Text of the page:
Almost all babies will be infected with the virus before the age of two, which causes nearly 30 million cases of acute lower respiratory infections each year.

 

Nirsevimab has the potential to become the first respiratory syncytial virus immunization method for all infants, resulting in major public health benefits. These data bring us one step closer to providing nirsevimab to infants around the world. “

 

At present, clinical studies of the preventive monoclonal antibody nirsevimab have been carried out simultaneously in more than 30 countries around the world. Phase III clinical studies for healthy Chinese babies are also about to start.

 

It is reported that Sanofi Pasteur and its partner AstraZeneca are working with all parties to jointly promote the listing of nirsevimab in China and protect tens of millions of Chinese babies from respiratory syncytial virus.

 

 

 

About the Phase III MELODY clinical trial

This phase III study is a randomized, placebo-controlled clinical trial for healthy infants entering the first RSV epidemic season. It aims to evaluate nirsevimab-controlled placebo due to lower respiratory tract infection (LRTI) caused by RSV within 150 days after injection. The incidence of doctor visits and RSV infection need to be confirmed by reverse transcriptase polymerase chain reaction (RT-PCR) testing.

 

Healthy preterm infants and full-term infants with a gestational age of 35 weeks and 0 days or older are randomized (2:1) to receive a single dose of nirsevimab 50 mg (for infants weighing less than 5 kg) or 100 mg (for infants weighing ≥ 5 kg) or comfort Agent. Between July 2019 and February 2021, approximately 1,500 infants were treated with nirsevimab or placebo at the beginning of the RSV season.

 

The research was carried out in 21 countries. The study will add 1,500 infants to clinical trials in the northern and southern hemispheres to complete safety assessments.

 

In July last year, the detailed results of the positive phase 2b trial of nirsevimab were published in the New England Journal of Medicine. The results showed that healthy premature infants had lower respiratory tract infections (mainly bronchiolitis and pneumonia) caused by respiratory syncytial virus (RSV). Both the hospitalization rate and the hospitalization rate dropped significantly.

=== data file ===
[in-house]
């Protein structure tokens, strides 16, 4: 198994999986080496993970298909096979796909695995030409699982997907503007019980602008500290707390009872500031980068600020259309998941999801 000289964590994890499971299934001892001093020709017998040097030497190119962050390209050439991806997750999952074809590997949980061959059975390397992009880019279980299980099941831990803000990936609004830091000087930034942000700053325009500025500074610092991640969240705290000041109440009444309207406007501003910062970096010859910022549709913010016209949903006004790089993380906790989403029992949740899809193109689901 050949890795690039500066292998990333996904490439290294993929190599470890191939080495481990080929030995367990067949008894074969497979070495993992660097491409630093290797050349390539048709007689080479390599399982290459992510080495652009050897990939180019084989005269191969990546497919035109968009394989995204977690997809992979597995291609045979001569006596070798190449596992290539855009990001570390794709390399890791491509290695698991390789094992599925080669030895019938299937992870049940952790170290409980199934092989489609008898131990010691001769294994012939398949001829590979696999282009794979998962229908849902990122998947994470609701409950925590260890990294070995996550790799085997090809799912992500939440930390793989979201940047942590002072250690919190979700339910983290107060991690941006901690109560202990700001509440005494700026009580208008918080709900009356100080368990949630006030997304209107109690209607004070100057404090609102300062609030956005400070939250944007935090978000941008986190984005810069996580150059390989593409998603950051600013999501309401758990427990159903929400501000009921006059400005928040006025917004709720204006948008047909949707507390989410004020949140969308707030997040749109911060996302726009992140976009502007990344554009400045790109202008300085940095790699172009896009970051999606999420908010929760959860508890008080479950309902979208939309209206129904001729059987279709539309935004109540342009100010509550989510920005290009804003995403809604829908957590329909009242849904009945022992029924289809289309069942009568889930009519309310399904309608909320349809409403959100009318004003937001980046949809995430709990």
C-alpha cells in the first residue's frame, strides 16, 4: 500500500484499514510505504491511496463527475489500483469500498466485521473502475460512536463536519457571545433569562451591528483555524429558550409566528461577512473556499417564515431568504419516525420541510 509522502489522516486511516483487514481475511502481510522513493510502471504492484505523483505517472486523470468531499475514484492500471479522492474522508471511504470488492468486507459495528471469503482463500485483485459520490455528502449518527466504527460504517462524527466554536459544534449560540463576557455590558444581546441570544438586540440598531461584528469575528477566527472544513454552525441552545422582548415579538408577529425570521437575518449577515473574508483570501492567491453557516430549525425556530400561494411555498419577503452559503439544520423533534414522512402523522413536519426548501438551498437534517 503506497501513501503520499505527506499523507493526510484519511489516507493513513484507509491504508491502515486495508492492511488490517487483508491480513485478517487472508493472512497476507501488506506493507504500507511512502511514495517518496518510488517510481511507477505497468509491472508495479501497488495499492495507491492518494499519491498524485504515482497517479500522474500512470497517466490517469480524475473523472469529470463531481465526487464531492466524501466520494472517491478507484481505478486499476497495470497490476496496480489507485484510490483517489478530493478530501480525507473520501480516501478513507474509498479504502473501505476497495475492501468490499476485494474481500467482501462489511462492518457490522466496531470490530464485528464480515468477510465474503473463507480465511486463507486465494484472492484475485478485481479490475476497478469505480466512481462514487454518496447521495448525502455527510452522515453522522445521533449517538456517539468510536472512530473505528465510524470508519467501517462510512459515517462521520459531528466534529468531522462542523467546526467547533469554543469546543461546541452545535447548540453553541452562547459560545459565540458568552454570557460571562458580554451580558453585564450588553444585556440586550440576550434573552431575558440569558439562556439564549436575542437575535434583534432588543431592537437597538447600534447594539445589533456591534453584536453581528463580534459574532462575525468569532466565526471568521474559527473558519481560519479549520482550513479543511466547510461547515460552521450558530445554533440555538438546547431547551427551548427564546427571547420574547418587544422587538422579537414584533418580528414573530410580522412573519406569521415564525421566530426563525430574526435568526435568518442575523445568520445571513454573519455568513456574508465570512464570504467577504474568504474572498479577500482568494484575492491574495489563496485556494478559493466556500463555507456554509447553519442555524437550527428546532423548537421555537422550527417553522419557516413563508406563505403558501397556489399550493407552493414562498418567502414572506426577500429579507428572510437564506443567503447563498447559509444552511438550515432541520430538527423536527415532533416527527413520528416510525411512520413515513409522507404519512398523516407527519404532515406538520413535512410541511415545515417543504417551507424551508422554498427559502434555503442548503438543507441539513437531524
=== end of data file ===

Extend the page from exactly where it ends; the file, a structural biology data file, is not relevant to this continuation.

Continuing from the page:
About Respiratory Syncytial Virus

Respiratory syncytial virus is a highly contagious virus that causes respiratory tract infections. It is the most common pathogen of bronchiolitis and pneumonia. It has caused millions of infants and children under the age of 1 to be hospitalized worldwide due to respiratory syncytial virus infection. Treatment 4.

 

According to research estimates, in 2015, there were more than 33 million new cases of lower respiratory tract infections related to respiratory syncytial virus in the world, resulting in more than 3 million hospitalizations and about 60,000 deaths in hospitals for children under 5 years of age.

 

About 67%~79% of infants and young children hospitalized due to respiratory syncytial virus infection were originally healthy children7,8. In addition, outpatient, emergency and hospitalization caused by lower respiratory tract infections have increased the burden on the medical system.

 

 

 

About Nirsevimab

Nirsevimab is a prophylactic monoclonal antibody with prolonged half-life. It is used to prevent lower respiratory tract infection-related diseases caused by respiratory syncytial virus. It is suitable for all infants and young children who experience the epidemic season of respiratory syncytial virus for the first time, as well as for the first time and Children with chronic lung disease or children with congenital heart disease who experienced the respiratory syncytial virus epidemic season for the second time.

 

Nirsevimab uses a passive immune mechanism to help prevent respiratory syncytial virus infection-related diseases by directly administering antibodies to infants and young children. Unlike the active immune mechanism that needs to activate the human immune system to resist viral infections, the passive immune mechanism can provide rapid protection.

 

 

 

(source:internet, reference only)